Arkansas National Guard

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Arkansas National Guard
Seal of the Arkansas National Guard
Seal of the Arkansas National Guard
Active 1804–present
Country United States
Allegiance Arkansas
Branch National Guard of the United States
Type ARNG Headquarters Command
Part of Arkansas National Guard
Garrison/HQ Camp Joseph T. Robinson North Little Rock, Arkansas
Motto Arkansas First!
Commanders
Current
commander
MG William Wofford
This article is part of a series on the
Arkansas National Guard
Seal of the Arkansas National Guard
Arkansas National Guard
Arkansas Army National Guard
Arkansas Territorial Militia, (1804–1836)
Arkansas Militia, 1836–1879
Arkansas State Guard, 1879–1907
Arkansas State Guard and the Spanish-American War
Arkansas National Guard 1907–1949
Arkansas Air National Guard (1946–Present)
Arkansas Army National Guard (1949–Present)
See also
Portal icon Arkansas portal

The Arkansas National Guard comprises both Army (Arkansas Army National Guard) and Air (Arkansas Air National Guard) components. The Constitution of the United States specifically charges the National Guard with dual federal and state missions. In fact, the National Guard is the only United States military force empowered to function in a state status. Those functions range from limited actions during non-emergency situations to full scale law enforcement of martial law when local law enforcement officials can no longer maintain civil control. The National Guard may be called into federal service in response to a call by the President or Congress.

Dual missions, state and federal[edit]

National Guard units can be mobilized at any time by presidential order to supplement regular armed forces, and upon declaration of a state of emergency by the governor of the state in which they serve. Unlike Army Reserve members, National Guard members cannot be mobilized individually (except through voluntary transfers and Temporary DutY Assignments TDY), but only as part of their respective units. However, there have been several individual activations to support military operations since 2001.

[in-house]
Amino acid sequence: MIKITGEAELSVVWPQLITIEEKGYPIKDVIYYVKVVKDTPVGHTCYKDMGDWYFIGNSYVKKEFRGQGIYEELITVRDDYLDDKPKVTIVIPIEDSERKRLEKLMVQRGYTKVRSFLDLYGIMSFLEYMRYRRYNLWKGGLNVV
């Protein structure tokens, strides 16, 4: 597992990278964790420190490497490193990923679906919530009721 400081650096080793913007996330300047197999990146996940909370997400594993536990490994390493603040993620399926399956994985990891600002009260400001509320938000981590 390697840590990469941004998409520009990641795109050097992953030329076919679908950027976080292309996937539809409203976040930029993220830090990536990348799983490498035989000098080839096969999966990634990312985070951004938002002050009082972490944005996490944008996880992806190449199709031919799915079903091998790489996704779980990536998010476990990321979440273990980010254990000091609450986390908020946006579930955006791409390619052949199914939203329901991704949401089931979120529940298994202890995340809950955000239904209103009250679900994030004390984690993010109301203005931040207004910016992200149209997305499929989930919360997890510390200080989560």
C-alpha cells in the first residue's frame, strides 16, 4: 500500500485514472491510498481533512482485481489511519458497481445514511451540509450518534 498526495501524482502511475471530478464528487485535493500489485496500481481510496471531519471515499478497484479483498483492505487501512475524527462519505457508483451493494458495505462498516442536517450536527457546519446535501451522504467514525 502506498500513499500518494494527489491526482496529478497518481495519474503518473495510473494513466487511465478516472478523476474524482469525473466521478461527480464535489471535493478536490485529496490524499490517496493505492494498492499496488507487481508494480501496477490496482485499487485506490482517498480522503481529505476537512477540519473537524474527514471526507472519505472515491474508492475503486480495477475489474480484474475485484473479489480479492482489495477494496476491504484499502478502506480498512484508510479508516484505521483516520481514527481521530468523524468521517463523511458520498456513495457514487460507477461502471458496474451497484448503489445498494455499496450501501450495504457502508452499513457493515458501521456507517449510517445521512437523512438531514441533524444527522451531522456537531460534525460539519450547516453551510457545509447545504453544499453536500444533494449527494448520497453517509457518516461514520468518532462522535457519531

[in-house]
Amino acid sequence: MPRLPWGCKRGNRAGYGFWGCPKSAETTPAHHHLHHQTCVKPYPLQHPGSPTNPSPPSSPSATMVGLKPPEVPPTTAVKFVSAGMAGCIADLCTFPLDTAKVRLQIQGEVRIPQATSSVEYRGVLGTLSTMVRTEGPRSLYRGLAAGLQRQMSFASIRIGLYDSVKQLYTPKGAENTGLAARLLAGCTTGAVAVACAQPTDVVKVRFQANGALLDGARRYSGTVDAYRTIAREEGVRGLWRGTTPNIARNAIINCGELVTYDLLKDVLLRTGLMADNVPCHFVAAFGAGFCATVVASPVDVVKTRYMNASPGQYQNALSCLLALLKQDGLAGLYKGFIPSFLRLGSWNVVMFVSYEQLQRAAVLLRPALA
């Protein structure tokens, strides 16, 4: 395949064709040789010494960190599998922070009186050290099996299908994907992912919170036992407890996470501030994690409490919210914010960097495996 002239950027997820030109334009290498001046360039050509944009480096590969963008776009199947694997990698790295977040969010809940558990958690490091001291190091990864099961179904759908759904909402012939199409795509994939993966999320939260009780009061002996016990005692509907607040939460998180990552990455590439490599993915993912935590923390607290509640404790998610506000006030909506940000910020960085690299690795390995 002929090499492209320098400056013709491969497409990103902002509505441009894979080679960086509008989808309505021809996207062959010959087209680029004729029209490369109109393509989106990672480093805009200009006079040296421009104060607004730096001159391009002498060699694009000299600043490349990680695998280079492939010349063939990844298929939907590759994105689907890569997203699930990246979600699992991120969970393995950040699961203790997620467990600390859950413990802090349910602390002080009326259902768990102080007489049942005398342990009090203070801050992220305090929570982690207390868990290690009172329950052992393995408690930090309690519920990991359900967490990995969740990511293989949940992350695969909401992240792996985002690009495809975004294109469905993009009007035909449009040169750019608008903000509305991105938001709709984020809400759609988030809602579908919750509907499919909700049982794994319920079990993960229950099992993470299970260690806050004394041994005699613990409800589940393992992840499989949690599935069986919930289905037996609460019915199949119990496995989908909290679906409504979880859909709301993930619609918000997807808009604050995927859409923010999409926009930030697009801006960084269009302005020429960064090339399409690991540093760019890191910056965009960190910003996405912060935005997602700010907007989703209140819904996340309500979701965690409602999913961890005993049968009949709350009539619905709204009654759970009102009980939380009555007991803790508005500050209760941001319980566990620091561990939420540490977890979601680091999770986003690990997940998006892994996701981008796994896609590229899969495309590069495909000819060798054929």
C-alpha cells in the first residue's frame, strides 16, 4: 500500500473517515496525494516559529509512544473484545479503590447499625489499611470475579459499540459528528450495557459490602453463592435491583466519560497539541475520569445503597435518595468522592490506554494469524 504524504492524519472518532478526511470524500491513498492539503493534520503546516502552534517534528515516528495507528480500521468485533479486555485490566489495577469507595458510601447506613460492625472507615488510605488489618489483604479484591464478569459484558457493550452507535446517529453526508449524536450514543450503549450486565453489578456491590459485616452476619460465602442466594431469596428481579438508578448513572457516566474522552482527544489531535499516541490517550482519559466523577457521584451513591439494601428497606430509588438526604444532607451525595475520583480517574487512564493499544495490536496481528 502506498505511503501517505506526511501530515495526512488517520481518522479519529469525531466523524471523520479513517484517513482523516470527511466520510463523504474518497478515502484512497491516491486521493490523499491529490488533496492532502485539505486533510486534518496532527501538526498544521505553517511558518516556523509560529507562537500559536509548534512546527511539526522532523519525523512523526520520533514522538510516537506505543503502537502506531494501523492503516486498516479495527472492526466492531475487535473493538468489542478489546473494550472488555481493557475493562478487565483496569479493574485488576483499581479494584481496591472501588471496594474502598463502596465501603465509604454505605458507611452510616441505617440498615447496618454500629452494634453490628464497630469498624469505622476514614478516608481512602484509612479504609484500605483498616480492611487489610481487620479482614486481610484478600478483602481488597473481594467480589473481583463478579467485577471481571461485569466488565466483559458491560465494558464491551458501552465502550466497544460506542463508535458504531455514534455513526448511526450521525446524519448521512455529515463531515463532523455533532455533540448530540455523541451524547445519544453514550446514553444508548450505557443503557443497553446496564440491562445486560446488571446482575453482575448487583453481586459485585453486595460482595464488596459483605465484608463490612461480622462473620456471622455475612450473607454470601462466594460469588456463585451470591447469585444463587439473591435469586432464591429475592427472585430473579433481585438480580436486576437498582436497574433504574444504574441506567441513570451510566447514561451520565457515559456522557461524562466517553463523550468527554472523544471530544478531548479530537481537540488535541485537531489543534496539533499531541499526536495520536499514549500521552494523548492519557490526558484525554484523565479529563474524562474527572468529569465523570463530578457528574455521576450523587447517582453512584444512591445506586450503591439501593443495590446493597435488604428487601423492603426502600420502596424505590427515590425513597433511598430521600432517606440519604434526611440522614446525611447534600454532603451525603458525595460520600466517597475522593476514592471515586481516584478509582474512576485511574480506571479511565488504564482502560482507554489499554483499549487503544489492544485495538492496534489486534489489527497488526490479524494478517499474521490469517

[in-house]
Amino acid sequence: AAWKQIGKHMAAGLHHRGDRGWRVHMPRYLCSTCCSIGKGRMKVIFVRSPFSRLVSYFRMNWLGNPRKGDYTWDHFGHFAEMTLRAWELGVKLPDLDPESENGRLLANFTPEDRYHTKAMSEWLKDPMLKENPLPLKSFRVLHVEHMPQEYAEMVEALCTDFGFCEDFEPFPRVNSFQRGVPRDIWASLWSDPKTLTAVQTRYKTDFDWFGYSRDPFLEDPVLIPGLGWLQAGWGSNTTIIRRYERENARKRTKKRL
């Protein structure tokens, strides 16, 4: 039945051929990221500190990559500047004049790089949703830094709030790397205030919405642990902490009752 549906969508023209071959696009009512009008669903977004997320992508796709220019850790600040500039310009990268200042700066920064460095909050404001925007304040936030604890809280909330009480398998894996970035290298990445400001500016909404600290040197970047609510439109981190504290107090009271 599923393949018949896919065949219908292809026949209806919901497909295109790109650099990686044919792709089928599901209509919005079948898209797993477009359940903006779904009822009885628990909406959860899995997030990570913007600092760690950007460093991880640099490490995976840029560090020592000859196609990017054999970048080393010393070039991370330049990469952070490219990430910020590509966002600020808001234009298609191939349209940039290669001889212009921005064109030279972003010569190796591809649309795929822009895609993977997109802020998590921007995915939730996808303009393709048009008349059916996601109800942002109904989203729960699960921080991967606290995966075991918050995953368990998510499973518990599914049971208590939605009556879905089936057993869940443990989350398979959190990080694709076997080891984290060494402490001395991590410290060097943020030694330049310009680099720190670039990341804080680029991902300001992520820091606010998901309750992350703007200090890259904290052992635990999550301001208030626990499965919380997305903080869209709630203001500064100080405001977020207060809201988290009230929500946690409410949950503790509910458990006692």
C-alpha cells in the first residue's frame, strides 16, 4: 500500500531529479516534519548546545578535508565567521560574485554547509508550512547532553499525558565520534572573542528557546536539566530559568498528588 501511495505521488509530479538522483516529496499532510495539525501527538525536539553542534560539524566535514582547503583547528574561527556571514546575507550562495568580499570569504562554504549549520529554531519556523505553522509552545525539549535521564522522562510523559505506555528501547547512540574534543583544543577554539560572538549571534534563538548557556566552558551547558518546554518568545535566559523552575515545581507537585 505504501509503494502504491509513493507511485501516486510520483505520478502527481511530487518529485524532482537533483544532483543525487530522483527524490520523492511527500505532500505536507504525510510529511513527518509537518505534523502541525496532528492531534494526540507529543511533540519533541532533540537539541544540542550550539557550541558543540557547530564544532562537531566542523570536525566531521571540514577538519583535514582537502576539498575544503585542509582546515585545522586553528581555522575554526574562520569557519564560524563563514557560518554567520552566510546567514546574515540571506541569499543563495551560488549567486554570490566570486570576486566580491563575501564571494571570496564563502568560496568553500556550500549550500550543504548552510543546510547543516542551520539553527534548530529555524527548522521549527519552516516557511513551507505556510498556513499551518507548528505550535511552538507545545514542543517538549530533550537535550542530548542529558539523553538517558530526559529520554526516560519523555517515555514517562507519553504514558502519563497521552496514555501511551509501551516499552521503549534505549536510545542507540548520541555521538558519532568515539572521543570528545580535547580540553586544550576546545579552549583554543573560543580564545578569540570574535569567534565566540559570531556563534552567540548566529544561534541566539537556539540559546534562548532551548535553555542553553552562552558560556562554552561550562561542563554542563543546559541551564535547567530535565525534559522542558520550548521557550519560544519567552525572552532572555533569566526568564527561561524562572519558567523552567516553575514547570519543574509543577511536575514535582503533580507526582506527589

Federal mission[edit]

When National Guard troops are called to federal service, the President serves as Commander-In-Chief. The federal mission assigned to the National Guard is: "To provide properly trained and equipped units for prompt mobilization for war, National emergency or as otherwise needed." For much of the final decades of the 20th century, National Guard personnel typically served "One weekend a month, two weeks a year", with a portion working for the Guard in a full-time capacity. The current forces formation plans of the US Army call for the typical National Guard unit (or National Guardsman) to serve one year of active duty for every six years of service. More specifically, current Department of Defense policy is that individual Guardsman will be given 24 months between deployments of no more than 12 months each.

State mission[edit]

The Governor may call individuals or units of the Arkansas National Guard into state service during emergencies or to assist in special situations which lend themselves to use of the National Guard. The state mission assigned to the National Guard is: "To provide trained and disciplined forces for domestic emergencies or as otherwise provided by state law." When not activated for its Federal mission, the Governor through the State Adjutant General commands Guard forces. The Governor can call the Guard into action during local or statewide emergencies, such as storms, drought, and civil disturbances, to name a few.[1]

Military support to civilian authorities (MSCA)[edit]

Upon the request of either the judge or sheriff of a county or the mayor of a city... ...whenever it is made to appear to the Governor that there is a breach of the peace, riot, resistance to process of this State, or disaster or imminent danger thereof... ...the Governor may order into the active service of the state... ...for such period, and to such extent, and in such manner as he may deem necessary, all or any part of the organized militia.[2]

The intent is that the National Guard is called only when civilian resources have been used first and fully exhausted. While in this status, Guard units report only to military authorities, Guard Authorities do not replace Civilian Authorities. The use of the National Guard is intended as a temporary measure to prevent the loss of life or damage to property.

Examples of MSCA Missions conducted in state active duty status[edit]

When Tornados hit Dumas, AR on Saturday, Feb. 24, 2007 the Arkansas National Guard deployed 130 Soldiers to conduct the following missions:[3]

Security operations
Prevention of looting
Curfew enforcement
Power generation

In 2009 the Arkansas National Guard conducted over 101 MSCA missions including:[4]

Texas wildfires
Major Ice Storm – 81 missions
Mena Tornado
Water Purification to support the town of Dierks, Arkansas
H1N1 flu vaccinations

The types of missions that the Arkansas National GuardcConducted in 2009 included:[4]

Power generation
Emergency shelter
Cots and blankets
County disaster response teams (search and rescue, route clearance, debris removal)
Water provision

Examples of MSCA provided in a Title 32 Status[edit]